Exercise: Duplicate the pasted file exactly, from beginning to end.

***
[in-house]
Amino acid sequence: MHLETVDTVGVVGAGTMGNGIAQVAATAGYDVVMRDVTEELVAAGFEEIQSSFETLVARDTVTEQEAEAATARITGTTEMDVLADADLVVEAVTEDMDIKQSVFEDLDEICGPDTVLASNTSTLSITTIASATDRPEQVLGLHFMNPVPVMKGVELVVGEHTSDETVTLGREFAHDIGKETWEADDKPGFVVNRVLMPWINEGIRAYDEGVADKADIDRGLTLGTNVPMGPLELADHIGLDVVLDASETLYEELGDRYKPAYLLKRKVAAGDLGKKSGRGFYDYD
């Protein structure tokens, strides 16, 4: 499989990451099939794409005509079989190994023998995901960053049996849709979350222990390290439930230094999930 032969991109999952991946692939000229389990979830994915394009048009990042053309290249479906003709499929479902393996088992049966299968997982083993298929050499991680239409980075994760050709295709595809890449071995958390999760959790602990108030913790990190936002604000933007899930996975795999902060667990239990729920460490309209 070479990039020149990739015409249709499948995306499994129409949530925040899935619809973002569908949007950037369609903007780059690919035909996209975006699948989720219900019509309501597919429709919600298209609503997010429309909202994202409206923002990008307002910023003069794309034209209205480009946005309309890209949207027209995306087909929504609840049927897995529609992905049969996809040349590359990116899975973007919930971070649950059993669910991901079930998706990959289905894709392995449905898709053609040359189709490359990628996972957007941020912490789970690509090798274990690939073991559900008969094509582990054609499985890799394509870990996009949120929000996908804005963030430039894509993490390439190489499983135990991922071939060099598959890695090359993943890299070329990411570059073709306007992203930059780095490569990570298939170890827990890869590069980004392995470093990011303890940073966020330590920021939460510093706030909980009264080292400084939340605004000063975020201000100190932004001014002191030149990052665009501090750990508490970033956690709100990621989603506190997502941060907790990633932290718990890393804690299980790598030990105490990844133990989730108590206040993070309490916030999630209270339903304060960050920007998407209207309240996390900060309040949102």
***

[in-house]
Amino acid sequence: MHLETVDTVGVVGAGTMGNGIAQVAATAGYDVVMRDVTEELVAAGFEEIQSSFETLVARDTVTEQEAEAATARITGTTEMDVLADADLVVEAVTEDMDIKQSVFEDLDEICGPDTVLASNTSTLSITTIASATDRPEQVLGLHFMNPVPVMKGVELVVGEHTSDETVTLGREFAHDIGKETWEADDKPGFVVNRVLMPWINEGIRAYDEGVADKADIDRGLTLGTNVPMGPLELADHIGLDVVLDASETLYEELGDRYKPAYLLKRKVAAGDLGKKSGRGFYDYD
């Protein structure tokens, strides 16, 4: 499989990451099939794409005509079989190994023998995901960053049996849709979350222990390290439930230094999930 032969991109999952991946692939000229389990979830994915394009048009990042053309290249479906003709499929479902393996088992049966299968997982083993298929050499991680239409980075994760050709295709595809890449071995958390999760959790602990108030913790990190936002604000933007899930996975795999902060667990239990729920460490309209 070479990039020149990739015409249709499948995306499994129409949530925040899935619809973002569908949007950037369609903007780059690919035909996209975006699948989720219900019509309501597919429709919600298209609503997010429309909202994202409206923002990008307002910023003069794309034209209205480009946005309309890209949207027209995306087909929504609840049927897995529609992905049969996809040349590359990116899975973007919930971070649950059993669910991901079930998706990959289905894709392995449905898709053609040359189709490359990628996972957007941020912490789970690509090798274990690939073991559900008969094509582990054609499985890799394509870990996009949120929000996908804005963030430039894509993490390439190489499983135990991922071939060099598959890695090359993943890299070329990411570059073709306007992203930059780095490569990570298939170890827990890869590069980004392995470093990011303890940073966020330590920021939460510093706030909980009264080292400084939340605004000063975020201000100190932004001014002191030149990052665009501090750990508490970033956690709100990621989603506190997502941060907790990633932290718990890393804690299980790598030990105490990844133990989730108590206040993070309490916030999630209270339903304060960050920007998407209207309240996390900060309040949102």